Brooklyn man uses dating website to entrap thief who stole his iPhone
PARK SLOPE, BROOKLYN (PIX11) — Nadav Nirenberg is a musician by day and night and is dependent on his iPhone for jobs.
But in a rush to get to a midtown gig on New Year’s Eve, he accidentally left it in a livery cab.
“I sent a bunch of emails texts and voicemails sutff like that offering a reward. Where can i pick it up? They were deleted.”
The next morning he saw email alerts from a dating service he had joined and discovered whoever took his phone was on the site trying to meet women through his profile.
“I realized this dude had been sending messages to girls at 6 a.m., and strangely enough, getting responses.”
Deciding it was time to take action, he thought why not try and seduce the smartphone snatcher who was looking for action. And the plan to get back his phone meant setting up a fake profile of a woman.
He used a random photo from Google Images, and called his 24-year-old creation Jennifer Gonzalez.
“Cute girl smiling at a webcam, showing a little cleavage … and I messaged him my own account basically and got a response within five minutes.”
They chatted for about an hour.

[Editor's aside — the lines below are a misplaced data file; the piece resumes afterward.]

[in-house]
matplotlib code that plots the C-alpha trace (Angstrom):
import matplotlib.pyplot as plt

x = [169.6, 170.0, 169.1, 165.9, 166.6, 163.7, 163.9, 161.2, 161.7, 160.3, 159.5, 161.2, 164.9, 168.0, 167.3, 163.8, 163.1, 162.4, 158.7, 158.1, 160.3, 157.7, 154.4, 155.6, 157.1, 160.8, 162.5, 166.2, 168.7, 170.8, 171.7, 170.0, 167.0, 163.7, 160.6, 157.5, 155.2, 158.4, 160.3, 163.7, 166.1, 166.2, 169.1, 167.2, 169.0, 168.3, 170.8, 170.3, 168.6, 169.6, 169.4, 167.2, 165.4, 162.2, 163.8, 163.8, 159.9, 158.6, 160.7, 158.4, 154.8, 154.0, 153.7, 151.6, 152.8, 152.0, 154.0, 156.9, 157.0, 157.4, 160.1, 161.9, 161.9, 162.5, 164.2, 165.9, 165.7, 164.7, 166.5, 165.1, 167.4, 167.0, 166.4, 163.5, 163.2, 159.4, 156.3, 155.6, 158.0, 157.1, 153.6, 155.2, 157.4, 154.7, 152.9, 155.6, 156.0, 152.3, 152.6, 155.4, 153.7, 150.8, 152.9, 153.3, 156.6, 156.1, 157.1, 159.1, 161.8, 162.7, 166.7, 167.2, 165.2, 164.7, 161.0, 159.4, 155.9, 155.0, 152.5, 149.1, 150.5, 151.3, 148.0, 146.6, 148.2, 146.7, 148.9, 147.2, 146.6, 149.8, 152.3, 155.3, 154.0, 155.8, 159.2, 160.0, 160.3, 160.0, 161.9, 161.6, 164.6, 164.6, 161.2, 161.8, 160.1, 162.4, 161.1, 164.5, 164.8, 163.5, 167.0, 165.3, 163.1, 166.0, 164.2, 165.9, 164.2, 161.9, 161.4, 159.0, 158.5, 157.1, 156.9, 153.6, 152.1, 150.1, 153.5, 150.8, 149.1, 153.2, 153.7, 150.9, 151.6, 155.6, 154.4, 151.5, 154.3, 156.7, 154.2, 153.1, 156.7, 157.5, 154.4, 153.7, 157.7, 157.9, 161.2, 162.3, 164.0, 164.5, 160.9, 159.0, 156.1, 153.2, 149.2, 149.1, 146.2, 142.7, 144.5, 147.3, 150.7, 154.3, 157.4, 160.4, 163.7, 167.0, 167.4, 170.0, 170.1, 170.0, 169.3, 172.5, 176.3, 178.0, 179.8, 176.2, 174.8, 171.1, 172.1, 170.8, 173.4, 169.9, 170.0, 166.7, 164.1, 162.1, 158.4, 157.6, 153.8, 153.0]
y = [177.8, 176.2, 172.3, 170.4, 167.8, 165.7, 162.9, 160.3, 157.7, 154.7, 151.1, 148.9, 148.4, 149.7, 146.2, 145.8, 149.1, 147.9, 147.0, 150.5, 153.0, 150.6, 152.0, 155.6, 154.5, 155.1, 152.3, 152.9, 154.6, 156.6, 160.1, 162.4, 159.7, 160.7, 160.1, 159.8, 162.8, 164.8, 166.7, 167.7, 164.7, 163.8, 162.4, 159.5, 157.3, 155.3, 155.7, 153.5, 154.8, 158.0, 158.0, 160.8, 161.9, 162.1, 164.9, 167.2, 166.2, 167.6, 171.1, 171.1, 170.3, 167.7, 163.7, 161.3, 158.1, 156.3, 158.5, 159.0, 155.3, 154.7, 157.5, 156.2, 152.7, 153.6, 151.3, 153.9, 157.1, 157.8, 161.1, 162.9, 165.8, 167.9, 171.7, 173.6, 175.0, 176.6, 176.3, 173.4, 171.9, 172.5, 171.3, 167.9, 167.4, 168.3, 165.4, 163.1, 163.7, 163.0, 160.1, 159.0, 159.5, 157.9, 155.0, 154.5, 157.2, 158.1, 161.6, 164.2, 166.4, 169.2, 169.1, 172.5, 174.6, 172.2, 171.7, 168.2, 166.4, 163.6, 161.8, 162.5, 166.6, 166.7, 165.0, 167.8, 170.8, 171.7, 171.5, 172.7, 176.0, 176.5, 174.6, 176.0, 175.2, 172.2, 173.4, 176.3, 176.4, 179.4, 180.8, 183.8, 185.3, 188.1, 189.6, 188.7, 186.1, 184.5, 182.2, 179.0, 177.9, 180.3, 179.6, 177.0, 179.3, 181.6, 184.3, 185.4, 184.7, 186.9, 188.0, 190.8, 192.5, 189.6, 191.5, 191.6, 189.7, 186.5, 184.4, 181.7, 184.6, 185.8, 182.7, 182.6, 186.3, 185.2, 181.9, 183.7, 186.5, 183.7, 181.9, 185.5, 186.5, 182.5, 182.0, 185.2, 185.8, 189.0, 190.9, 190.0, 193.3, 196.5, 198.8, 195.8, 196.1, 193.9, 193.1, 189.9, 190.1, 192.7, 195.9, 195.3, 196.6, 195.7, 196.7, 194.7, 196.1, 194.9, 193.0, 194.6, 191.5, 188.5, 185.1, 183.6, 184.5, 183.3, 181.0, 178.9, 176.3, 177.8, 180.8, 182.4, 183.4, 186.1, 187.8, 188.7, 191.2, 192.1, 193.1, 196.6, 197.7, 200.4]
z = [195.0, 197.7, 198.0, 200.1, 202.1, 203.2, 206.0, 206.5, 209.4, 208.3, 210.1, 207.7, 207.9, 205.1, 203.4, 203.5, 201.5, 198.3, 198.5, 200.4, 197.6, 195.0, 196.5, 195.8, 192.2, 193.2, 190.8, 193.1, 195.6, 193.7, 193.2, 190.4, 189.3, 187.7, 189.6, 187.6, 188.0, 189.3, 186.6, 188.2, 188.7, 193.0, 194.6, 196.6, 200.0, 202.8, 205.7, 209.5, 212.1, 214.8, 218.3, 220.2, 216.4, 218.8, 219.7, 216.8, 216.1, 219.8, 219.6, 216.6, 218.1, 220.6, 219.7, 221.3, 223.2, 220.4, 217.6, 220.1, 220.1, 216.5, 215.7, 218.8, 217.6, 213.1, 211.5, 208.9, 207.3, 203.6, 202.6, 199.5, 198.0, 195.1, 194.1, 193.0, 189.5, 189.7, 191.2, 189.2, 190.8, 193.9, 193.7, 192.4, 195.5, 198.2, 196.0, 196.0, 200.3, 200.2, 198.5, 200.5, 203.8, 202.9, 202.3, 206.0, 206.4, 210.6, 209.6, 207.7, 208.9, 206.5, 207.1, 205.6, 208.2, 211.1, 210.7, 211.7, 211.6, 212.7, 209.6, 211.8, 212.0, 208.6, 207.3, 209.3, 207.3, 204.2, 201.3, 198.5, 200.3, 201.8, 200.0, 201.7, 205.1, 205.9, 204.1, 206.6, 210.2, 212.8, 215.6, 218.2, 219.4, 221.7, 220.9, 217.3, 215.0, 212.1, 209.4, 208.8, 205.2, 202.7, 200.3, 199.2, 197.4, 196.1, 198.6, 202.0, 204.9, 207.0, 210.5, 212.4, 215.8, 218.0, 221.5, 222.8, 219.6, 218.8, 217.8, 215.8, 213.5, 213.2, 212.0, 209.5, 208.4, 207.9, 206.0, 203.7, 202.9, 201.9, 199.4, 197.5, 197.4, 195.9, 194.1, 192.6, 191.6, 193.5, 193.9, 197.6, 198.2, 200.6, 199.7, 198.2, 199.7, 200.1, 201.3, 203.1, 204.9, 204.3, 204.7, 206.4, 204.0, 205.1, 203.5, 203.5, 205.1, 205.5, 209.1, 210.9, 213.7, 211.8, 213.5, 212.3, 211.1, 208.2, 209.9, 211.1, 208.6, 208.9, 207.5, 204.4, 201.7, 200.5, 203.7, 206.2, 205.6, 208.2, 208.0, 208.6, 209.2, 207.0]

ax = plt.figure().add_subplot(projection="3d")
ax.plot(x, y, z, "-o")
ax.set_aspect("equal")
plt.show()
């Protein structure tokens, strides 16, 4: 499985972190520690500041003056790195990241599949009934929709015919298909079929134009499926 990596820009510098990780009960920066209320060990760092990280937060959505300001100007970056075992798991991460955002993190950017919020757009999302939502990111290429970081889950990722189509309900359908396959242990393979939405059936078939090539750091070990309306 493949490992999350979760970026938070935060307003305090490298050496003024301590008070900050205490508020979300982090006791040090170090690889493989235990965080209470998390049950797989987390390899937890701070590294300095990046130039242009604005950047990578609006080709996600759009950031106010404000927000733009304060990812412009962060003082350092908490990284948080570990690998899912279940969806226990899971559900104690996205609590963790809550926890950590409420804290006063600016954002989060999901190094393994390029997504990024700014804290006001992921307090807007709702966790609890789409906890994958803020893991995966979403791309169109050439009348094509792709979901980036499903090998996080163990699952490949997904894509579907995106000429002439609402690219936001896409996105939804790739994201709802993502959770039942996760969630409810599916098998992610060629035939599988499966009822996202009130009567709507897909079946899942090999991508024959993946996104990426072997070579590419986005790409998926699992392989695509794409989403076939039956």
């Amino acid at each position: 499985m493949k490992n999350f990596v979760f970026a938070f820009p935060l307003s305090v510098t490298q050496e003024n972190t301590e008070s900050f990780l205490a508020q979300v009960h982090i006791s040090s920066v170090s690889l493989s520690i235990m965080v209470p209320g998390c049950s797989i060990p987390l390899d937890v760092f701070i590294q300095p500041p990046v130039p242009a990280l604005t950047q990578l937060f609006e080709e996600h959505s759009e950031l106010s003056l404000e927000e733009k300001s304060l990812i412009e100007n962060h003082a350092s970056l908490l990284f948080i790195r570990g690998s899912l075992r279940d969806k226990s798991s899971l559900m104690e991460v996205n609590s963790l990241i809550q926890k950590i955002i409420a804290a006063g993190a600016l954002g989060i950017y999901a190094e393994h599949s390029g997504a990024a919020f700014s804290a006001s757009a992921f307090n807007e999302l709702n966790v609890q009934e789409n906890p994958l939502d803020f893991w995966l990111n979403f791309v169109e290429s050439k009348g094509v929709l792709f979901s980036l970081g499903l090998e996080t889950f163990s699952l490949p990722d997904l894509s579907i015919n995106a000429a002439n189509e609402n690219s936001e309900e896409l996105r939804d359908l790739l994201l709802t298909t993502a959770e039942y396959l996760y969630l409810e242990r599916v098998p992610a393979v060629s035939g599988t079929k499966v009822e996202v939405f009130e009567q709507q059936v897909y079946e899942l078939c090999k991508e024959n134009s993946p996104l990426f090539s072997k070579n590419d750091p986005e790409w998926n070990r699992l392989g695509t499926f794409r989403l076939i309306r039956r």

“I was basically flirting as a girl. Very strange,” he said. “It was odd. I was on edge the entire time the whole thing was surreal. At times he was like, ‘Can I kiss you tonight or something like that,” and I would respond, ‘we’ll see,’ with a winkie face or something like that.”
The two agreed to meet at Nirenberg’s — aka Jennifer’s — place in Brooklyn at 7pm. Nirenberg directed him to a couple of floors above his own.
Through his peephole, Nirenberg saw his date walk past his door. Moments later nadav was right behind him with hammer in hand just in case.
He had a bottle of wine with him cause he was ready for a date.
Convinced the Casanova was his cabbie, Nirenberg handed him 20 bucks.
“Really all I did was put the 20 dollars in his hand and put him on his way,” he said.
The 27-year-old trombonist doesn’t recommend that anyone try to pull off what he did.
Former detective sergeant and PIX contributor Wally Zeins agrees, saying he could have been opening up his door to a dangerous criminal.
“The best scenario would have been for him to have made contact with this person, call the police, let the police know and they would put a sting operation together,” Zeins said.
Nirenberg has mixed feeling about his sting operation.
“On one hand I kind of feel bad for him because he was just looking for a date and it ended up being me and that sucks for anyone. At the same time he was keeping my phone.”
And 10 minutes after he got it back, an offer to play a gig popped up.